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<p>DS, who just turned 3, is a calm, sensitive, perceptive, and articulate kid. For the past several months, he's had these episodes where he cries unnecessarily, and uncharacteristically. Scenario #1: The bath. No problem washing, playing etc, but the second it's time to wash his hair, no amount of rationalizing or bargaining can prevent him or stop him from bawling through the entire process, until he's out of the tub. He's beyond reason during the crying. I ask him afterward what it is about washing his hair, and he says he's afraid of getting water on his face. Of course, I'm VERY careful not to do this, and it's not made much easier by him being uncooperative. He's never had any "scary" water episodes involving water in his face. We've tried giving him a towel to cover his face, pretending to wash ducky's hair (which he loves), bargaining, pleading, you name it. At this point I just say, "Okay honey, well, we're going to have to wash your hair one way or the other, so you can either do it crying or not crying." His response, "I'm going to cry." Then he starts working up the tears. But the thing is, there's not really any tears! He's just kind of forcing himself to cry. I don't even say anything about it anymore. I just gently get the job done and get it over with.</p>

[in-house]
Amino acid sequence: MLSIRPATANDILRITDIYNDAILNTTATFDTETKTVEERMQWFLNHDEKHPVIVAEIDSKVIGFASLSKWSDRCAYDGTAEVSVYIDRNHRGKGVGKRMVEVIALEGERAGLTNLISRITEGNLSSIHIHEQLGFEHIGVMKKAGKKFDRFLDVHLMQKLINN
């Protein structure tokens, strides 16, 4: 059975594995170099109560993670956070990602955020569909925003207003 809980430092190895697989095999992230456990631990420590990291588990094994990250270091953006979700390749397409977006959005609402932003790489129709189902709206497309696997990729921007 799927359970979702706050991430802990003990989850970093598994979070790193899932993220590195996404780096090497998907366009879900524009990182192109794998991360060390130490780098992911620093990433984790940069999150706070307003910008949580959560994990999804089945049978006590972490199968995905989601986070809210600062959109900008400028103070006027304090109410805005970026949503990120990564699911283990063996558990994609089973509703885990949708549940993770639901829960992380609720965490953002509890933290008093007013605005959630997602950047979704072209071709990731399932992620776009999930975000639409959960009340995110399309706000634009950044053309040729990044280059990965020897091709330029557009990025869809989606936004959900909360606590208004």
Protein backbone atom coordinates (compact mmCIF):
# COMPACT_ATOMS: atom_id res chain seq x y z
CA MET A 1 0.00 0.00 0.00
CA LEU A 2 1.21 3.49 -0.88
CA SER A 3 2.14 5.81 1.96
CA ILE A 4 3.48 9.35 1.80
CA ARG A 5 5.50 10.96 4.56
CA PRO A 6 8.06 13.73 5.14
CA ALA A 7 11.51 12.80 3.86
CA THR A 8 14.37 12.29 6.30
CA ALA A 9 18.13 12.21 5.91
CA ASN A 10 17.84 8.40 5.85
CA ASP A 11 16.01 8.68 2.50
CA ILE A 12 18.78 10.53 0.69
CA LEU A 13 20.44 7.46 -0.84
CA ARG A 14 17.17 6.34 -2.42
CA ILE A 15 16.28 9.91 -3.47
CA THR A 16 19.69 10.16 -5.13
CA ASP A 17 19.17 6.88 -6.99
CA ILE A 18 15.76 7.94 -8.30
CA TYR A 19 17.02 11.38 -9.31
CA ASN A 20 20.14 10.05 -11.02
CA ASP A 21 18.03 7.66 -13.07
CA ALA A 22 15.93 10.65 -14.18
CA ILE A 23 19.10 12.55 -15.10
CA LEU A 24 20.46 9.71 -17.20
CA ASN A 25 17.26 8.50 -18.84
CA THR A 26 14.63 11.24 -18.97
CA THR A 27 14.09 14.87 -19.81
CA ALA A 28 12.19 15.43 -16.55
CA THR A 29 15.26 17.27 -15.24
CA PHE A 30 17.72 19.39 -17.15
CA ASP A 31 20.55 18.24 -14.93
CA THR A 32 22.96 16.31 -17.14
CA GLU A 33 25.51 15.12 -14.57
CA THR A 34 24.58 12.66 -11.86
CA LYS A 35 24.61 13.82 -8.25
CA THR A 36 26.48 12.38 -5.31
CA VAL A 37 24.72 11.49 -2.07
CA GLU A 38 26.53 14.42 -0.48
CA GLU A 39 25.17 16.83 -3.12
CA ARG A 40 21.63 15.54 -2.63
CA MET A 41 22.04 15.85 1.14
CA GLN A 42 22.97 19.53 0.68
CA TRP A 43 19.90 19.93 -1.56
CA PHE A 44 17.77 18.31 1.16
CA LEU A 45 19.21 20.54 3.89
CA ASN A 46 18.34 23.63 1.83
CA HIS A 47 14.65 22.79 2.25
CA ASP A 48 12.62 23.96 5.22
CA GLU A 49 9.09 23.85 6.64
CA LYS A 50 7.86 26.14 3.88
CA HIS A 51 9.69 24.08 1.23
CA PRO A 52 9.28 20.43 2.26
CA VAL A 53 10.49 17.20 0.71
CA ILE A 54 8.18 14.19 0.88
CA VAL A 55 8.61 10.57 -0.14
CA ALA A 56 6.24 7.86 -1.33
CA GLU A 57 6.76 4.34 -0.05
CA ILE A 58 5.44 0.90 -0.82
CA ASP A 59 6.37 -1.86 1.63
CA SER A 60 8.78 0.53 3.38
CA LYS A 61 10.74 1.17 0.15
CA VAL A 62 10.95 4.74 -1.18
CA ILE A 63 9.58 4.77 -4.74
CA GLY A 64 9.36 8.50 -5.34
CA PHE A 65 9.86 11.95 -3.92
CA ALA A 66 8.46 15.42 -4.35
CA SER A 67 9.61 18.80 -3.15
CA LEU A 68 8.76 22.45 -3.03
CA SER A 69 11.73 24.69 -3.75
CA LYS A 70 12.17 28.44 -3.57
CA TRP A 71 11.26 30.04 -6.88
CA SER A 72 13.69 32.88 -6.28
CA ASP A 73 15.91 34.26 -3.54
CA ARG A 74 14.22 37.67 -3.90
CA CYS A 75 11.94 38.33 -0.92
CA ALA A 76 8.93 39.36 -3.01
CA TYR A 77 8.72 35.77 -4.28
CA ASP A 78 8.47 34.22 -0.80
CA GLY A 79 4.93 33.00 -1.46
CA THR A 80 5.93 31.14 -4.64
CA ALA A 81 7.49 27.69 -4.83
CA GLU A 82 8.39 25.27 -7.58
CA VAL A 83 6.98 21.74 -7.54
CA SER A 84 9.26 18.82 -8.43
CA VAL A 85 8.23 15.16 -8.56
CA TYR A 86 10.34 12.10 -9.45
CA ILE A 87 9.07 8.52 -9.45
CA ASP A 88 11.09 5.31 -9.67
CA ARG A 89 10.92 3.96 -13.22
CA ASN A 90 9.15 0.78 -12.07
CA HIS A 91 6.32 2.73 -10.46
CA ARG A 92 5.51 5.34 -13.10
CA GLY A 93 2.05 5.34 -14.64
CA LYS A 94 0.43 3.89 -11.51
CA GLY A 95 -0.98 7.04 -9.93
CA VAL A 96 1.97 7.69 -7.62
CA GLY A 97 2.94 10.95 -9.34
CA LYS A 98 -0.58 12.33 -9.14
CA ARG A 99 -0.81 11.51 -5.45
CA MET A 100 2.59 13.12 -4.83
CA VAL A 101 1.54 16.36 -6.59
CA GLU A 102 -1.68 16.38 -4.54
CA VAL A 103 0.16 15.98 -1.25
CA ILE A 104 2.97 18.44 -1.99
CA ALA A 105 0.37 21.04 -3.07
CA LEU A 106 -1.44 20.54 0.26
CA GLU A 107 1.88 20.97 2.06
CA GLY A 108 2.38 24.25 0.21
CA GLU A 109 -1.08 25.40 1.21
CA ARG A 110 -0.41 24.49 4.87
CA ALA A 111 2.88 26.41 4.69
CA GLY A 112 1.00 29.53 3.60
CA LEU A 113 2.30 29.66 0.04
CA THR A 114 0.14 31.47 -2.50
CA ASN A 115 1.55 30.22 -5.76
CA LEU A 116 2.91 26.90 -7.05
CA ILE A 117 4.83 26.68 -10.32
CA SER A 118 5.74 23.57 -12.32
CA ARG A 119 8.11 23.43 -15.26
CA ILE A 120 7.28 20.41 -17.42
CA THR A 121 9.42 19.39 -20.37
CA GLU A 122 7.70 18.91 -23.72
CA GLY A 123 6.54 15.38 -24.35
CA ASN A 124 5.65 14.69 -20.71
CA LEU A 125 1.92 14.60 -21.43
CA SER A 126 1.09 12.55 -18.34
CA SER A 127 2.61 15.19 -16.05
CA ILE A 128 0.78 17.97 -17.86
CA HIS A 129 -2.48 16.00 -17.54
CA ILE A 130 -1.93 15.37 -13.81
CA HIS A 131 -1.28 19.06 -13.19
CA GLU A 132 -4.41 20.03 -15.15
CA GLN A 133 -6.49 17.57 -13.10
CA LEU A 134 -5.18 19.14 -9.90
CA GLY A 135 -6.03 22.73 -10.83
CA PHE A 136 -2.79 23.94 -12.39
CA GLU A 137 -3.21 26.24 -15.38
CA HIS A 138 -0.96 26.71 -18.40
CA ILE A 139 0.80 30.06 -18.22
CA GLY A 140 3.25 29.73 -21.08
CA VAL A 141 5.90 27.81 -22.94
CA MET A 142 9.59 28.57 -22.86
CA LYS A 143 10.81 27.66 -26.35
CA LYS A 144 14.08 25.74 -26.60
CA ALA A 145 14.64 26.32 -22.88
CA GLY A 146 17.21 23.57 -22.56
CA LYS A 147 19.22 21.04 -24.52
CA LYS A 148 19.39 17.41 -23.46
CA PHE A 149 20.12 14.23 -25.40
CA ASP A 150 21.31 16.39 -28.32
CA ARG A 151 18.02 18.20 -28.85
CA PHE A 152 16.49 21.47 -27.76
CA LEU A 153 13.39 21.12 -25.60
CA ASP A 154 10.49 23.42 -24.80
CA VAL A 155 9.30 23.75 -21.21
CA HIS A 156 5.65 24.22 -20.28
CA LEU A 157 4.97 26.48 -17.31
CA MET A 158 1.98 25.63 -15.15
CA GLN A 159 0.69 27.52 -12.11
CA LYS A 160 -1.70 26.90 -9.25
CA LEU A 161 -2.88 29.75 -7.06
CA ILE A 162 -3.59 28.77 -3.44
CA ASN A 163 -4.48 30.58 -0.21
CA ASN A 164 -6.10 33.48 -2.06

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<p>Scenario #2: One day a week preschool. (ECFE for those who know what that is). We've been going to this program since he was an infant. Same teachers, kids, moms that it's always been. The difference this year is that halfway through the 1.5 hour program, the teacher flashes the lights, and the kids gather to have a snack while the moms/dads go to the next room for "parent group". Prior to this year we always just stayed with the kids through the whole program. Well, the first time he didn't cry. We talked about it beforehand, and I showed him the room where I would be, and he handled it great. No tears. 75% of the other kids cried though. The next few times he fell apart the second the lights flashed. Real tears, real anxiety. Then, my partner offered him the following bribe, "If you don't cry this time, then I'll let you have some root beer at supper tonight. Say what you will about bribery (and giving children soda), it worked like a charm, at least for a few times. Now he's back to crying vehemently as soon as the teacher flashes the lights. None of the other kids cry anymore, and DS's crying has become pretty disruptive to an otherwise calm time for the kids. But I don't want to remove him from the room because I'm afraid that will reinforce the behavior. He WANTS to leave the room with me. I do take him to the bathroom however, and try to rationalize with him while he washes his hands, to no avail. He eventually finds a seat at the table, and reciprocates the "thumbs-up" I give him as I'm walking out the door, albeit through sobs. He settles down pretty quickly, but I HATE that he cries. It makes me feel awful.</p>